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Generic Templating Plan

Adding advanced templating support to commands beyond log

1. Purpose

Ideally, we should be able to generate customizable output for all output-oriented commands. This will give users fine-grained control for numerous tasks without adding lots of new command line switches. Additionally, we should be able to generate output in common formats such as JSON, XML, and pickle for convenient parsing and automation without any additional code.

2. Interface

Here's what a simple use of templates might look like for a 'showfiles' command:

# create a templater from the command options
fm = ui.formatter('showfiles', opts)
wctx = repo[None]
for f in wctx:
    # start a new template item
    fm.startitem()
    # pass data that's otherwise not shown to the templater
    fm.data(size=wctx[f].size())
    # show some extra data with -v
    fm.condwrite(ui.verbose, 'flags', '%d %1s ', wctx[f].flags())
    # show the path
    fm.write('path', '%s\n', f)
# shut down the templater
fm.end()

Internally, template data is modeled as a list of dictionaries, which is well-matched to most of our output. Here, we construct a list of (size, flags, path) elements.

3. Specifying a format

There are several types of format we might want to specify:

We've added a single new command-line option -T/--template that gives us convenient access to all of these modes:

3.1. Per-command styles, legacy styles, and verbosity levels

The existing templating system for log doesn't envision support for more than just the log-like commands, but we'll need to continue to support template styles built for this scheme.

We'd also like to have single-file template maps that handle a variety of commands. This might be done by having one map key per command. Dealing with verbosity might be done either with template conditionals or with '.verbose' key suffixes.

4. JSON, XML, and encoding troubles

Given our simple schema, it's a relatively easy matter to construct outputs in standard marshalling formats. One trick here, however, is dealing with non-ASCII data. Given things like filenames may not be in UTF-8 and we often don't even know their encoding (see EncodingStrategy), we can't simply convert to Unicode. Instead, we'll use "UTF-8b", a scheme that can round-trip arbitrary binary data through UTF-8. This is used in various places which have encountered similar problems, for instance Python 3 uses this scheme for dealing with Unix filenames.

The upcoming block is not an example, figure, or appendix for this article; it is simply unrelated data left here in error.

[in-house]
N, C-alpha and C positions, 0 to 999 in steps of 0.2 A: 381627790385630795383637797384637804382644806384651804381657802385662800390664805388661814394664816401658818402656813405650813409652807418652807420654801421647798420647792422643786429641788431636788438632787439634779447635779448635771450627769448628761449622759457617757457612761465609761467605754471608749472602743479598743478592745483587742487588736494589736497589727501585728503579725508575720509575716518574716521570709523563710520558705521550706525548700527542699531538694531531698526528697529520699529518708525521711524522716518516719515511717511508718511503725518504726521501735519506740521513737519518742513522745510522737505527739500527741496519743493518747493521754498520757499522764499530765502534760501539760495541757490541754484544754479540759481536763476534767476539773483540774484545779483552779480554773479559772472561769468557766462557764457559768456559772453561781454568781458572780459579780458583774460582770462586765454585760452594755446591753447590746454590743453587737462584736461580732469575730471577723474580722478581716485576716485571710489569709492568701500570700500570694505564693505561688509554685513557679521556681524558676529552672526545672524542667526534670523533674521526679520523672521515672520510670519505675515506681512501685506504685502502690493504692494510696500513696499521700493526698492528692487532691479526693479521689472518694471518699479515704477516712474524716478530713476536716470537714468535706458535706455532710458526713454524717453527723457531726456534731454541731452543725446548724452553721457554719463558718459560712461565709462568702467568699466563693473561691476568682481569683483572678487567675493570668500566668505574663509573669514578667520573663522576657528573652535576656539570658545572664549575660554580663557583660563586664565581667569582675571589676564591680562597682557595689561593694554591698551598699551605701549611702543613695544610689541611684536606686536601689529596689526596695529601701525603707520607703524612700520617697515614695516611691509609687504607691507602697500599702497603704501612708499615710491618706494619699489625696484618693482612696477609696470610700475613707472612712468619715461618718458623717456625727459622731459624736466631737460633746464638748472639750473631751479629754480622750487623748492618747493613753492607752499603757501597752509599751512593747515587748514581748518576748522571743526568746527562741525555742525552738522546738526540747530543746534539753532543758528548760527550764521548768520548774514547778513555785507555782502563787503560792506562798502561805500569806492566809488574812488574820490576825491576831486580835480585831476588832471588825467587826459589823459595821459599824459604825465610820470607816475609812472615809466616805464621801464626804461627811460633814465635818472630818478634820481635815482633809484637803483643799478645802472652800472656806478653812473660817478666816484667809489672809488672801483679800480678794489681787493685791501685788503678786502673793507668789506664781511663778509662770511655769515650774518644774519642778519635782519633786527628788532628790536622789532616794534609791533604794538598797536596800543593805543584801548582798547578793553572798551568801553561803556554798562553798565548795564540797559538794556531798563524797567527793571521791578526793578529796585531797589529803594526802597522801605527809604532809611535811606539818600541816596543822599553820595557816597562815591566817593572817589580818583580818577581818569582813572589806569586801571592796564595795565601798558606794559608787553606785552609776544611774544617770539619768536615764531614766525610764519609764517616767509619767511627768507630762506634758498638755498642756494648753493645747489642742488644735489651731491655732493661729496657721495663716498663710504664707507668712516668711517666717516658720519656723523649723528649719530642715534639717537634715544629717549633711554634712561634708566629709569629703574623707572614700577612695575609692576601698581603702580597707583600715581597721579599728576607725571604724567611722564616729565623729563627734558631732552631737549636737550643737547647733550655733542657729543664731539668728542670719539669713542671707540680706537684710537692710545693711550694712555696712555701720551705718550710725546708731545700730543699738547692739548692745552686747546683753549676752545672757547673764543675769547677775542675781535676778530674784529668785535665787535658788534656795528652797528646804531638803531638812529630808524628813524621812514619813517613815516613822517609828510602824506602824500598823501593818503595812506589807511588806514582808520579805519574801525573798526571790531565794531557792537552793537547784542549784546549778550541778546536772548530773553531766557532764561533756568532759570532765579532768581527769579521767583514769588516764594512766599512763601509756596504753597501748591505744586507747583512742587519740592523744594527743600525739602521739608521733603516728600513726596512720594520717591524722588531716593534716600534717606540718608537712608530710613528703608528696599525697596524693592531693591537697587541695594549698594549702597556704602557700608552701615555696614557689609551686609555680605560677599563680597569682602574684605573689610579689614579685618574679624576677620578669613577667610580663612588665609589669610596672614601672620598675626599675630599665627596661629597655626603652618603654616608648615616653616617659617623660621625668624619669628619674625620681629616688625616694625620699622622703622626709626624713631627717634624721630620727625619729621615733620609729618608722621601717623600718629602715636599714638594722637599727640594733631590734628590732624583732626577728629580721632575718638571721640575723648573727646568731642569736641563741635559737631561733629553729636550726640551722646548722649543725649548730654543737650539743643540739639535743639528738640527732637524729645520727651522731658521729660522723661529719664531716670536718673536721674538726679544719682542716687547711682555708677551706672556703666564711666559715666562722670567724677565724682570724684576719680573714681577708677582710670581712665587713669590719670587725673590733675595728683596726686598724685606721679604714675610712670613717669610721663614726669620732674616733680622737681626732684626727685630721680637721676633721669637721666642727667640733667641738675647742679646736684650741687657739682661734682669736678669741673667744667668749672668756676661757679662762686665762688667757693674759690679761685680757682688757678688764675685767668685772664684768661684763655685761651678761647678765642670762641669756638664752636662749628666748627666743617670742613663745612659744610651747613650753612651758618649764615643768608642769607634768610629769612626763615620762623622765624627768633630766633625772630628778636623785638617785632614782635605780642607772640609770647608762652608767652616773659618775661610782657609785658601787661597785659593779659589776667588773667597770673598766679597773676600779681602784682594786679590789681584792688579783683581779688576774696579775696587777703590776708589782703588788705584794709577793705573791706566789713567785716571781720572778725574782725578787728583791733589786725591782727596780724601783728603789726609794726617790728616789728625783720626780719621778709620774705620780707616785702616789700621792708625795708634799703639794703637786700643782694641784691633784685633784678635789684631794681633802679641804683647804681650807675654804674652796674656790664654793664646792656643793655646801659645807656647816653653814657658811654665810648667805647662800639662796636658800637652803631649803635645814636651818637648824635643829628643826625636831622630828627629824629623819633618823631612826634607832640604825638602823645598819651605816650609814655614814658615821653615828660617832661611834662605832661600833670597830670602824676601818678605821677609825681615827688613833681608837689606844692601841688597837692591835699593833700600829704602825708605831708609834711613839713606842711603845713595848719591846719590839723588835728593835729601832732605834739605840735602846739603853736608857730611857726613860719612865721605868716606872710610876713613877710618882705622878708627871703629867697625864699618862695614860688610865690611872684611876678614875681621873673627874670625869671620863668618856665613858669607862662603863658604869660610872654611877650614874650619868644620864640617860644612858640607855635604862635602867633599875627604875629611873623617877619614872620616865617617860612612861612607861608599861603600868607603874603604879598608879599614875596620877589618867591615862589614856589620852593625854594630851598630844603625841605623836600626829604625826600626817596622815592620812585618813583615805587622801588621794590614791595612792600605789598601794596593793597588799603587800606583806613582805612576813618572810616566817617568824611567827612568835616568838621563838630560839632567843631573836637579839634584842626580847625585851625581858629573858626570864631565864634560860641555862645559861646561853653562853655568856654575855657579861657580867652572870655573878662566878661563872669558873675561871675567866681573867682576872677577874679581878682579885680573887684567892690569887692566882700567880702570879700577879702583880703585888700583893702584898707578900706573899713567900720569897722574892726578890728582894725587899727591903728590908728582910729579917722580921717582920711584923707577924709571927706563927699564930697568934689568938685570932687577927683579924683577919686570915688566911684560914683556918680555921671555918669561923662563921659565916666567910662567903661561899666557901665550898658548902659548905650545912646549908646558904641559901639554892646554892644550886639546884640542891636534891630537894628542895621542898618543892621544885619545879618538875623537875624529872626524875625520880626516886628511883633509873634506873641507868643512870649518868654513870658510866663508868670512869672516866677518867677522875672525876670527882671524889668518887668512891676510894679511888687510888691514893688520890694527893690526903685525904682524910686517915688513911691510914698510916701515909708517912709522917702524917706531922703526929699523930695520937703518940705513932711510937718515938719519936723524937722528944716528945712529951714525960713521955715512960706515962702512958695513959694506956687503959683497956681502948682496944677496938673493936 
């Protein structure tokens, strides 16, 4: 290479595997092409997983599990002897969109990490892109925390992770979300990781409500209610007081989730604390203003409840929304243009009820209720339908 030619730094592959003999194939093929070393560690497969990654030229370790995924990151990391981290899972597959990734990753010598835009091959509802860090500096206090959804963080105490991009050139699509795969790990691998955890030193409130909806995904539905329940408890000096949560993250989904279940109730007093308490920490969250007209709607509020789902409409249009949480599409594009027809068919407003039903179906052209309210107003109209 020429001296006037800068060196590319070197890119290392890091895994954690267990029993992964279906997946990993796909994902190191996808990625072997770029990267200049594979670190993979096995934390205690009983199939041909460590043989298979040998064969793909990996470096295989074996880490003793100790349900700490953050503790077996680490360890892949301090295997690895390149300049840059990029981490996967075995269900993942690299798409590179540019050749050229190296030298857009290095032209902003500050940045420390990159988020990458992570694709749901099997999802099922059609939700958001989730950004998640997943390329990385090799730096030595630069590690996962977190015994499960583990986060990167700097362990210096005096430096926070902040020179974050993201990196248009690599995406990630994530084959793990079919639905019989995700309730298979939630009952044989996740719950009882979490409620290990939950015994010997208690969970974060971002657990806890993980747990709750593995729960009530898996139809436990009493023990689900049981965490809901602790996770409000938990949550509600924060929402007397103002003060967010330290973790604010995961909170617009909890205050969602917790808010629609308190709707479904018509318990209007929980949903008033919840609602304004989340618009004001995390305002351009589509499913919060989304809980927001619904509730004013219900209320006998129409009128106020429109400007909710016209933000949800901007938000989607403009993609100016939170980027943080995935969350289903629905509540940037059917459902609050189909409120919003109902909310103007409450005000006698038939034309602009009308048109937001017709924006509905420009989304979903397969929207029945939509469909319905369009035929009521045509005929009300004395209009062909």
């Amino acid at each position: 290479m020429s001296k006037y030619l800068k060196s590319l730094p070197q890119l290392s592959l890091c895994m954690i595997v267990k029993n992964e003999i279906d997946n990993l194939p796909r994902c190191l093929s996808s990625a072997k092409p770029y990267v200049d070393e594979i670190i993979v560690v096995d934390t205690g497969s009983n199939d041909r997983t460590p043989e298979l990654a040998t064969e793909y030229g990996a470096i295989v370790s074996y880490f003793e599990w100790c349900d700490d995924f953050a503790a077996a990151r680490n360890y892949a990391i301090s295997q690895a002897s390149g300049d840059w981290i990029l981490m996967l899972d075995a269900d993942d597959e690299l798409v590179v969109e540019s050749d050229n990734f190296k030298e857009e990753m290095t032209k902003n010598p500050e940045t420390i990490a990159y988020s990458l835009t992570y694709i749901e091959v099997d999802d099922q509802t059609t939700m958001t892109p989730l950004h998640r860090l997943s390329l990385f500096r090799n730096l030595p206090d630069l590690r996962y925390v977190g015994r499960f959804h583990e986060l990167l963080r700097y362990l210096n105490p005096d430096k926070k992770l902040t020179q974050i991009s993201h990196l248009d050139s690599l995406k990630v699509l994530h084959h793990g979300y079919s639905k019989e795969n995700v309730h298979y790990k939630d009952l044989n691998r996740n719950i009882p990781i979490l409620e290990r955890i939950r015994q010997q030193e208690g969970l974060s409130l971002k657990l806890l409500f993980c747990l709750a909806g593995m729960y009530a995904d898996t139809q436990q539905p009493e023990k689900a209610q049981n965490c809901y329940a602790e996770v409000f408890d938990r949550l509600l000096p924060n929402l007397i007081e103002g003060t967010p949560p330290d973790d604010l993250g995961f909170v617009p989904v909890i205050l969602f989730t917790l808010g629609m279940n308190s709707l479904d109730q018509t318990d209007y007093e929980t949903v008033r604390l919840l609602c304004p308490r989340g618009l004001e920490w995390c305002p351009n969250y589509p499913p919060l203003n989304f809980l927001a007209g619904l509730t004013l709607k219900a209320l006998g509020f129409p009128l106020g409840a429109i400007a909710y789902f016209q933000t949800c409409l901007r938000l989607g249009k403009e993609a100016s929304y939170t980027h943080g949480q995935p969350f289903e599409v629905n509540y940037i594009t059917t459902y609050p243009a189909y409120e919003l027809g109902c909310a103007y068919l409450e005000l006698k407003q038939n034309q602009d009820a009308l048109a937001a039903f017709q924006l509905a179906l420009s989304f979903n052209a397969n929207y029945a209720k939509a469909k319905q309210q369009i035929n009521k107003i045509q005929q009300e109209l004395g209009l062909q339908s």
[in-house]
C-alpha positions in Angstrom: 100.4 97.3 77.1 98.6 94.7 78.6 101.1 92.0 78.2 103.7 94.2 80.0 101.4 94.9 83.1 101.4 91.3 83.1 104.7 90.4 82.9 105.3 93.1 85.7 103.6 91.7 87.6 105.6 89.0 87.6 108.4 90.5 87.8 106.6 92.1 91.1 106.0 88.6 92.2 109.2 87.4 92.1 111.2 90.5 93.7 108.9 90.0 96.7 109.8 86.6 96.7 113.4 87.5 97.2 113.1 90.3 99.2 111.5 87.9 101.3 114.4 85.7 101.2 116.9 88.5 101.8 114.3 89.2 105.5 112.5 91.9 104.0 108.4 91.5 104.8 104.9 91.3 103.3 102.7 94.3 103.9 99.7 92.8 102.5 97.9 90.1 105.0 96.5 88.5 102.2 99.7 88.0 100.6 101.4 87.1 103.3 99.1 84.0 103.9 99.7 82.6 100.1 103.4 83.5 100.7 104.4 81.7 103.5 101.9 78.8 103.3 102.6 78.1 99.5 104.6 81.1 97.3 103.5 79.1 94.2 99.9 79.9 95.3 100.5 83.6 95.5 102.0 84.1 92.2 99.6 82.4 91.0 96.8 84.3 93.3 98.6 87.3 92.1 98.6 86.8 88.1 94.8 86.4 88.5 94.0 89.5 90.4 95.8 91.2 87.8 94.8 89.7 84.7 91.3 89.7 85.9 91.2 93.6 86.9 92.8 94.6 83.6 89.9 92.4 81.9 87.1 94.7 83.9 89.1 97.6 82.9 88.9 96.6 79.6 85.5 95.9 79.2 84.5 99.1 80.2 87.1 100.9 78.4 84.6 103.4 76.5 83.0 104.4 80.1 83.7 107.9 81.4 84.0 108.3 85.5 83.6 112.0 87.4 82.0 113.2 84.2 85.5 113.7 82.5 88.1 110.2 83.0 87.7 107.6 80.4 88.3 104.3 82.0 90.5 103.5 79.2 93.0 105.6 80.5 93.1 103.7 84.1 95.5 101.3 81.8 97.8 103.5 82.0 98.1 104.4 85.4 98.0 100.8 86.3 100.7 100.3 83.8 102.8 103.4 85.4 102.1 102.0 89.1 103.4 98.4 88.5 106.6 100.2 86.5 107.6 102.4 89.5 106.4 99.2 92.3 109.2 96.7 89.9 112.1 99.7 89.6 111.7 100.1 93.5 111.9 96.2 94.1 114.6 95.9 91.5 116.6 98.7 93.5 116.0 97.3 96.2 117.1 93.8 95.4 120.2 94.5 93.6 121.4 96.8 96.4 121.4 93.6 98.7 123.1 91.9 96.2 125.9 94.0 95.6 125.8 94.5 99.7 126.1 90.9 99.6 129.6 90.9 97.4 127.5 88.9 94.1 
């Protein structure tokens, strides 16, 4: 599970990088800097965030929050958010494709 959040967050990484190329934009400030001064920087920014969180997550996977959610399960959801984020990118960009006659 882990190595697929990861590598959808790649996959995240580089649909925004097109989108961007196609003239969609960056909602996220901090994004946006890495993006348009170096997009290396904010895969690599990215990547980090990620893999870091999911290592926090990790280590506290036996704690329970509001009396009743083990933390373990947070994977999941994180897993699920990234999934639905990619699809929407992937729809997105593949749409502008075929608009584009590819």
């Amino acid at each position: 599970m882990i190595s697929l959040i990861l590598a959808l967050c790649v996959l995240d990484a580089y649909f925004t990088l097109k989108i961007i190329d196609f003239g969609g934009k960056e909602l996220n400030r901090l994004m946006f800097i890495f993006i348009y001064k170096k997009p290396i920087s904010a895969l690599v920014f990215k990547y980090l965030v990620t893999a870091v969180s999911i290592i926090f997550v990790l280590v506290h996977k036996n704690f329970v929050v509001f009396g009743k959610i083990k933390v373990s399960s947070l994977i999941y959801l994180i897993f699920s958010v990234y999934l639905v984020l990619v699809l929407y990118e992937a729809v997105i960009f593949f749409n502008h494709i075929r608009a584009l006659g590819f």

5. Steps

6. Sanity check output

A quick scan turns up the following problems:

Non-formatter stuff:

7. Dictionary

Note that this isn't an official list of what we want, it's merely things that are currently present (some of which should be changed).

8. Status

As of 4.6, Mercurial can generate manual templates in addition to JSON and pickle formats for:

$ hg log -r3.1 -Tjson
[
 {
  "rev": 23089,
  "node": "3178e49892020336491cdc6945885c4de26ffa8b",
  "branch": "stable",
  "phase": "public",
  "user": "Pierre-Yves David <pierre-yves.david@fb.com>",
  "date": [1406923295, 25200],
  "desc": "status: do not reverse deleted and unknown\n\nWhen reversing a status, trading \"added\" and \"removed\" make sense.\nReversing \"deleted\" and \"unknown\" does not. We stop doing it.\n\nThe reversing is documented in place for the poor soul not even able to remember\nthe index of all status elements by heart.",
  "bookmarks": [],
  "tags": ["3.1"],
  "parents": ["8864528874f77272742551223b8265ff4d125534"]
 }
]


CategoryNewFeatures

GenericTemplatingPlan (last edited 2018-05-31 12:49:48 by YuyaNishihara)